The election gives us all a voice and a responsibility
He hōnore he kōroria ki te Atua, he maungarongo ki te whenua, he whakaaro pai ki ngā tāngata kātoa. Tihei mauri ora! Honour and glory to God, peace upon the land, and goodwill to all people.
Ki a tātou, ngā mokopuna o te Atua, ngā ākonga o te Ariki, to all the children of God, followers of Christ. Tēnā ano tātou kātoa kei Aotearoa. He mihi tautoko tēnēi. Greetings to all the people of this land.
The 2023 general election is a time to reflect on our nation and our hopes for its people. In this pre-election statement, we are writing our reflections, for those who are standing for political office, and to all voters who are invited to reflect and make their voices heard as we go as a nation to the polls.
As bishops we have reflected together in the light of the Gospels and Catholic Social Teaching on the issues affecting our country. We have discussed the rising levels of poverty and mental health, the lack of housing in our various dioceses, and the storm events that have beset our islands as global climate change impacts on us and so many in our world. We lamented the growing indifference to the sanctity of life. We affirmed our commitment for Te Tiriti o Waitangi as offering us a pathway of unity for our nation. And we talked about the rapidly growing toxicity in our communities that is dividing us and that generates anger, hate and even violence. These are but some of the many issues we face.
At the same time, we are concerned with the growing trivialisation of politics, with the focus of politicians and media being on mistakes, misdemeanours or scandals of individual parliamentarians instead of being on the scandals of poverty, mental health, and the diminishment of the sanctity and dignity of life. We are concerned that so many of the issues affecting all of us are treated as political footballs. Successive election-season promises and the changing of policies in line with the agenda of each new government are not working. More and more people in our land are becoming disillusioned and feel disenfranchised. Our hope is that the politicians who will form the Government that voters elect on 14 October will focus on the issues that beset us as a nation and work together across party lines to make real progress in finding genuine, lasting solutions.
As we approach the election, we, with many of you, are asking, “Who will I vote for?”
As Christians we believe in the right relationship, the whanaungatanga, that is found in Jesus’ commands to love the Lord your God with all your heart, with all your soul, and your neighbour as yourself (cf. Matthew 22:37-39). These commands unfold throughout the Gospels and Catholic Social Teaching and point us to a care and concern for our neighbours, especially the poor and vulnerable. We are reminded to have a love of the creation to which we belong and which is God’s great taonga entrusted to us for the well-being of all people. We remember that as life in all its stages is sacred and every life is sacred, so too we must love our foes and pray for those who persecute us, a teaching that reminds us that charity must be extended to those whose views are different from our own. So many of our nation’s issues are a fruit of not being in that right relationship.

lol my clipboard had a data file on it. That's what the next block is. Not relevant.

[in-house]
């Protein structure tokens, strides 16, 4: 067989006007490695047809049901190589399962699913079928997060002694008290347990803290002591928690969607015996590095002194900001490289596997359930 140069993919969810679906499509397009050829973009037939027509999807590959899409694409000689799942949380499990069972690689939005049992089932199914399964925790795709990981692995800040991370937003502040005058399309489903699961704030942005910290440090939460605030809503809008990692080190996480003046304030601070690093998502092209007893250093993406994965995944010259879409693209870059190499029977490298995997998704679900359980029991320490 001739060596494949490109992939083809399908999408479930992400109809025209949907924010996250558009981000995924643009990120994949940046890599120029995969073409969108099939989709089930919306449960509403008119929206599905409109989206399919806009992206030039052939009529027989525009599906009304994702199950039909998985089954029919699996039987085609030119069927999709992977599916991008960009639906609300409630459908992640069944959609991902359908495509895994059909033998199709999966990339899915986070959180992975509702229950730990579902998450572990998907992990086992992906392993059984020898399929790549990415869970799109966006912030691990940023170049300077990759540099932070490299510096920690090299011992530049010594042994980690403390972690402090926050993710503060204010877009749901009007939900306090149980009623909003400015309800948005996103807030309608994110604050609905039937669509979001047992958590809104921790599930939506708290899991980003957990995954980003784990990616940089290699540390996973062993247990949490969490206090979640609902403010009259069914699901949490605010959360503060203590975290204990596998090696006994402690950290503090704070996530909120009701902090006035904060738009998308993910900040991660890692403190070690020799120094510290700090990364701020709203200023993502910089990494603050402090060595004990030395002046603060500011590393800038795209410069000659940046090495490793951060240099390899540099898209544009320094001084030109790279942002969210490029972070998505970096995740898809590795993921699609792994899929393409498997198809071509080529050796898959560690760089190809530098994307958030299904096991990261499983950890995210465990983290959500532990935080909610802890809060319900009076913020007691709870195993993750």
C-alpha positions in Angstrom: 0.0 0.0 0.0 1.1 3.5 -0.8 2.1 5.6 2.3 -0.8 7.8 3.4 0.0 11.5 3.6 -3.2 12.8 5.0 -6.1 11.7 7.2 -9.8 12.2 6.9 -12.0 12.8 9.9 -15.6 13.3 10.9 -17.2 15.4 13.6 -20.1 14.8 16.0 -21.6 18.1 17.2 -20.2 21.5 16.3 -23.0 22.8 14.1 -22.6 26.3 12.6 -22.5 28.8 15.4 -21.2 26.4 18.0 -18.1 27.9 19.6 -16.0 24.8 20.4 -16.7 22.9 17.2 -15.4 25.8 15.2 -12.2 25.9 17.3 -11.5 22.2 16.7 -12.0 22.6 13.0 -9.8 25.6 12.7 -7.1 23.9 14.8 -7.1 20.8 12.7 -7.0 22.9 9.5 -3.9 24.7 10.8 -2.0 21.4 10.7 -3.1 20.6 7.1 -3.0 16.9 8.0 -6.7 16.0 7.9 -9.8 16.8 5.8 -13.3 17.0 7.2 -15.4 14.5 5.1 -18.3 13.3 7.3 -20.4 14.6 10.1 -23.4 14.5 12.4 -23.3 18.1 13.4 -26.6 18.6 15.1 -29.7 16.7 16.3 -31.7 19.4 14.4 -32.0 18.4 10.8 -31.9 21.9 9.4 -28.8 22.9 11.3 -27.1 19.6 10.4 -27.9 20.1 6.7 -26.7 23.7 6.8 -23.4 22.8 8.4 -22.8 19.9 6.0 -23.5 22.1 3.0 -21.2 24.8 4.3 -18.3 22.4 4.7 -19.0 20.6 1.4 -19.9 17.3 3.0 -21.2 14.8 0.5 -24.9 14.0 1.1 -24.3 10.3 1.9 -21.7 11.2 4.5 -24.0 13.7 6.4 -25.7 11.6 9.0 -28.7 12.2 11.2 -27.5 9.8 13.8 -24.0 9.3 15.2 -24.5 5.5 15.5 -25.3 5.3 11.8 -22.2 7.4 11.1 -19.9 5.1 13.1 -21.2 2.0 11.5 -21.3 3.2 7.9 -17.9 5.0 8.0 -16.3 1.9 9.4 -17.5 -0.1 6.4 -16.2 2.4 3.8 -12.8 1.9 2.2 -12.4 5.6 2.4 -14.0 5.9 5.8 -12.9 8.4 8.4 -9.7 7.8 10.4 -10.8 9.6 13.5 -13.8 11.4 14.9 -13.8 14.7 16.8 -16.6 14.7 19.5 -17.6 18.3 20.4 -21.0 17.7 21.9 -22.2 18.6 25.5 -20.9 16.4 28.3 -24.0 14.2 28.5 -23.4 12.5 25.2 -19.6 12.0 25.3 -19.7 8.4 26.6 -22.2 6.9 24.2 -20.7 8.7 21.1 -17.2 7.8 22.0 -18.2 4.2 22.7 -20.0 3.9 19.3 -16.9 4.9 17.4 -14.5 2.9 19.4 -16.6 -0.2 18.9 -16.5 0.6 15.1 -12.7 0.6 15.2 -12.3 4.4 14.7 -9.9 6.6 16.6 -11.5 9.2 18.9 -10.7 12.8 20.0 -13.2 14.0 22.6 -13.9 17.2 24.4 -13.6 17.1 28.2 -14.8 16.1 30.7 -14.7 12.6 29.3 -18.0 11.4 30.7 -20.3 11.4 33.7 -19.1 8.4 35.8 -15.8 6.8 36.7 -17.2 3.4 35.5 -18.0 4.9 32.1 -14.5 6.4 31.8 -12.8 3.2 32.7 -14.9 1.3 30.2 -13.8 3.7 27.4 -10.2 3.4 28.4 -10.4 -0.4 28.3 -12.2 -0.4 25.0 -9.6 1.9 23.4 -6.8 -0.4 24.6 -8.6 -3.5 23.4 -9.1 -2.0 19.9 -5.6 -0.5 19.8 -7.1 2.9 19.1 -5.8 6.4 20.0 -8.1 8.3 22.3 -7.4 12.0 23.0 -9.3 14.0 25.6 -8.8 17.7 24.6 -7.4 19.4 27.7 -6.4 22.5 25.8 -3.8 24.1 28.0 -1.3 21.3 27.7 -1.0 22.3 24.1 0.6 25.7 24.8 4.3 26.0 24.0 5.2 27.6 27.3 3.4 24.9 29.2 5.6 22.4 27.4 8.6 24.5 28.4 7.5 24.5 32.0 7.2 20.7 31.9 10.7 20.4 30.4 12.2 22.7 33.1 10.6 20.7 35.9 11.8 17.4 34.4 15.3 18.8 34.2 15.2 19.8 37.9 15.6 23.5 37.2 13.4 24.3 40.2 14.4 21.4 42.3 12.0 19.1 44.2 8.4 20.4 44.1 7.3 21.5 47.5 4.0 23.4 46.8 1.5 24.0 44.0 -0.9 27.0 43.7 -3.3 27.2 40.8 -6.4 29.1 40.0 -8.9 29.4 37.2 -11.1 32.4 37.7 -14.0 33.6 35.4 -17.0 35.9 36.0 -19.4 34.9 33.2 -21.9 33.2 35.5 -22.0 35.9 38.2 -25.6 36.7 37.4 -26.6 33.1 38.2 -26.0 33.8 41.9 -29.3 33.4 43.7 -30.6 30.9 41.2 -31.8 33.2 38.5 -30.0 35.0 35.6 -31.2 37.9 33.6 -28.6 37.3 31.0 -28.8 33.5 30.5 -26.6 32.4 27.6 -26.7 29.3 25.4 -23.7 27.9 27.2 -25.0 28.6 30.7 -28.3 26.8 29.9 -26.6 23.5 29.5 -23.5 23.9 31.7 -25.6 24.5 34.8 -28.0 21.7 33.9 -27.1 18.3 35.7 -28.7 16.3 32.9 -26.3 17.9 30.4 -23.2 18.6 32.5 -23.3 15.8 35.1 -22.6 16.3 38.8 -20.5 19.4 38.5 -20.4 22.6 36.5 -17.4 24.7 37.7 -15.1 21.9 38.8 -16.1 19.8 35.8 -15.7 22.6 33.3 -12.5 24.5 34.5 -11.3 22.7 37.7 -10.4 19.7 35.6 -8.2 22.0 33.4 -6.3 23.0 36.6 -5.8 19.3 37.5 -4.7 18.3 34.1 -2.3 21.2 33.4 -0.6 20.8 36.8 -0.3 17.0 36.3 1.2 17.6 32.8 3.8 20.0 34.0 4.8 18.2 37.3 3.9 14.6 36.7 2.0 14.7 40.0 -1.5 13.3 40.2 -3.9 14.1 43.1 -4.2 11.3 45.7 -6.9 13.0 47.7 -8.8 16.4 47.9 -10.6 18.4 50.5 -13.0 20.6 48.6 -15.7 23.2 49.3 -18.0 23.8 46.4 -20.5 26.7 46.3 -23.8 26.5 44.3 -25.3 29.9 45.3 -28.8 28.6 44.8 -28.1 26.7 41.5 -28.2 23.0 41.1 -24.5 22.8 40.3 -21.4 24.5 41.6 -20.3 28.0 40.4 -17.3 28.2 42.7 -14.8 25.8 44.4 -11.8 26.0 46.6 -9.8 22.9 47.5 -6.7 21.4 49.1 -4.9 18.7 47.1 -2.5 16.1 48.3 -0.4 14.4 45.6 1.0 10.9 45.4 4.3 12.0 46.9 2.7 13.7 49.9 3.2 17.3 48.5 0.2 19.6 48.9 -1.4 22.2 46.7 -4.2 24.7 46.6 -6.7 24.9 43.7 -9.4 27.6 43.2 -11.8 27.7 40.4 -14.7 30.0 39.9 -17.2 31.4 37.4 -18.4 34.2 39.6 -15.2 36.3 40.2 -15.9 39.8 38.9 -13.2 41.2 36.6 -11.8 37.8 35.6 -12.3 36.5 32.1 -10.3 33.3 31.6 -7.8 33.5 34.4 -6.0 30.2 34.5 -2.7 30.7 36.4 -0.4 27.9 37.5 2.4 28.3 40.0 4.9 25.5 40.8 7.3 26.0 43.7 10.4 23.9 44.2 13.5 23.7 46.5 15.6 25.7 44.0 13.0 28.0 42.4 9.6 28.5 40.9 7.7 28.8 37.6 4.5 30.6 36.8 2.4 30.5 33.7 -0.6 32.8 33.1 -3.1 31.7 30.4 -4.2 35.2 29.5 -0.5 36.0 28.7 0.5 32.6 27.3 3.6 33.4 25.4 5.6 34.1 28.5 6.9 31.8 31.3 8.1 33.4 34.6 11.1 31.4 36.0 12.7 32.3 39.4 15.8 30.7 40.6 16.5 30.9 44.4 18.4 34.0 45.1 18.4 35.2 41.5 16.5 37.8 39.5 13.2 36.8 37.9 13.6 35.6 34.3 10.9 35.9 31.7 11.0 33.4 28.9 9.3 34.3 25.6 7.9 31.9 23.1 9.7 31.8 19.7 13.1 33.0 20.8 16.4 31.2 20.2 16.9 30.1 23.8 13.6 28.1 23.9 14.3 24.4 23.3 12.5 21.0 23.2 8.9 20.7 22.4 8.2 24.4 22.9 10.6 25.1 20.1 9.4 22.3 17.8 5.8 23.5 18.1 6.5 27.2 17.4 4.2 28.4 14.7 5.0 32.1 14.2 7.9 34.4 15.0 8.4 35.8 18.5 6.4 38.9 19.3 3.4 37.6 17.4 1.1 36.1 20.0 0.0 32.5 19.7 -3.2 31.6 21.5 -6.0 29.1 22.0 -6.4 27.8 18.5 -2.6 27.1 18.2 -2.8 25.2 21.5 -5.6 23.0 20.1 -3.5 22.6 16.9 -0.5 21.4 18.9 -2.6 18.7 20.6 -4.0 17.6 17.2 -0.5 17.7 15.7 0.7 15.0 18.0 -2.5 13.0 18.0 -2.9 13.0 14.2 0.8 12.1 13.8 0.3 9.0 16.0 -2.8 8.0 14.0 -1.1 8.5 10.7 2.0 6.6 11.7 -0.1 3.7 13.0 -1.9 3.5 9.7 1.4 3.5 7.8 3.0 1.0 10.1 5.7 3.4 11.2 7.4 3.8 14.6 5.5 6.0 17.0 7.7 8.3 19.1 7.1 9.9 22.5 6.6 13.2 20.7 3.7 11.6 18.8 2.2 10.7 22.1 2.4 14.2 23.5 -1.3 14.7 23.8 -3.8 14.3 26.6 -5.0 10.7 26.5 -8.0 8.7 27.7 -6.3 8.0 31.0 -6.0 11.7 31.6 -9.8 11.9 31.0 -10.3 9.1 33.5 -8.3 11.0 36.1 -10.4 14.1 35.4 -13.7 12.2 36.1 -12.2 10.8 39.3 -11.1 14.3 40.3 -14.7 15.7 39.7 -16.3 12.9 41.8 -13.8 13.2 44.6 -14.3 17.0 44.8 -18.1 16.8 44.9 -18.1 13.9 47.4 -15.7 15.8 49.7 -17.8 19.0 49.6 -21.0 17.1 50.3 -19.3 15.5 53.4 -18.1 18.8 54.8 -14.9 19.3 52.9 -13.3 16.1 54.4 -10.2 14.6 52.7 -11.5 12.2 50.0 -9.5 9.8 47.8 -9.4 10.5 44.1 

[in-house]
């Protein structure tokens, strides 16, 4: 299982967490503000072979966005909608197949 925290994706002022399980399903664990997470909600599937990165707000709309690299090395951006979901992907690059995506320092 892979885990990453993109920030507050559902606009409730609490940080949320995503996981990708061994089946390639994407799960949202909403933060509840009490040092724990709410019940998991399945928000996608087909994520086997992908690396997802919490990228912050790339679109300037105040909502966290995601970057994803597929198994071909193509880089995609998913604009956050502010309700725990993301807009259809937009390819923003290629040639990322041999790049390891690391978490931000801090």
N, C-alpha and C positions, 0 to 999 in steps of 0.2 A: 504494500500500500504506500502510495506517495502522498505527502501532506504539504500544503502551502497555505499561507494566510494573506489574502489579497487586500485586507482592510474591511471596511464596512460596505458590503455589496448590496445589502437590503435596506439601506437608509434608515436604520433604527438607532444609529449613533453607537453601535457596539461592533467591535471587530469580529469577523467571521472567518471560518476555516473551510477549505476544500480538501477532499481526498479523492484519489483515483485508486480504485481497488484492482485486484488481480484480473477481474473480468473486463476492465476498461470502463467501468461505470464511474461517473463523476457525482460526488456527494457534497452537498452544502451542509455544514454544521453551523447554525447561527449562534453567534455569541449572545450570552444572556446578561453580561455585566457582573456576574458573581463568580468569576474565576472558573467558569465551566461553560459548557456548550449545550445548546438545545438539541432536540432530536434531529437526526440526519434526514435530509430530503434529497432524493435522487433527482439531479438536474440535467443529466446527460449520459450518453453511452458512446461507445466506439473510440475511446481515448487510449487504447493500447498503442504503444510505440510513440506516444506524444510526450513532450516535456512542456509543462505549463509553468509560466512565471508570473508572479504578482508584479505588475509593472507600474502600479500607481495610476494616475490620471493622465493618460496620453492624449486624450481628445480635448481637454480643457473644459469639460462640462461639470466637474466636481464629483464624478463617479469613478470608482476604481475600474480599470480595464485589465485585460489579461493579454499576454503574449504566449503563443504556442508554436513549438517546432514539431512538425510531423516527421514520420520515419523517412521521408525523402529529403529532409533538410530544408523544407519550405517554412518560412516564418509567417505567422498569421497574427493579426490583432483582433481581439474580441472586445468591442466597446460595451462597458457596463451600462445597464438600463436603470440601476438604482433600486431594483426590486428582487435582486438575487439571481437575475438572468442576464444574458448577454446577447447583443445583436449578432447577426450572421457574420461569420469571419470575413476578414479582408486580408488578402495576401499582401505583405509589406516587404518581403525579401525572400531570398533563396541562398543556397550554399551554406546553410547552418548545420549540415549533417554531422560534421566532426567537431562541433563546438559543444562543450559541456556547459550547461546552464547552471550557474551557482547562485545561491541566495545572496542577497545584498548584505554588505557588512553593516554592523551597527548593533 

With the ballot papers we are being asked to have our say in the future leadership of our country. We recognise it can be difficult to find a party or candidates which subscribe to all we do as the followers of Christ. In considering who you will vote for, we ask you to be informed and to look seriously at the policies of each party and the position of each individual candidate in your electorate in light of the various issues that are important to us all. At times we cannot find parties or candidates who subscribe to all we believe. When this happens, we make choices, informed by our conscience guided by the Gospel and Catholic Social Teaching, for the party or candidate which will bring forth the most common good, especially for the poor and vulnerable, and at the same time whose policies will bring forth the least moral harm.
This election campaign reminds us as a nation that we all have a voice and a responsibility. May that voice and responsibility be guided by Christ who calls all people to unity, justice and peace, and the fullness of life.
We end as we began: He hōnore he kōroria ki te Atua, he maungarongo ki te whenua, he whakaaro pai ki ngā tāngata kātoa. Honour and glory to God, peace upon the land, and goodwill to all people.
✠ Stephen Lowe, Bishop of Auckland, Apostolic Administrator of Hamilton and NZCBC President
✠ Paul Martin SM, Archbishop of Wellington and NZCBC General Secretary.
✠ Michael Dooley, Bishop of Dunedin and NZCBC Vice-President
✠ Michael Gielen, Bishop of Christchurch
✠ John Adams, Bishop of Palmerston North (from 30 September)
Authorised by Bishop Stephen Lowe. President, NZ Catholic Bishops Conference, 30 New St, St Mary’s Bay, Auckland 1011.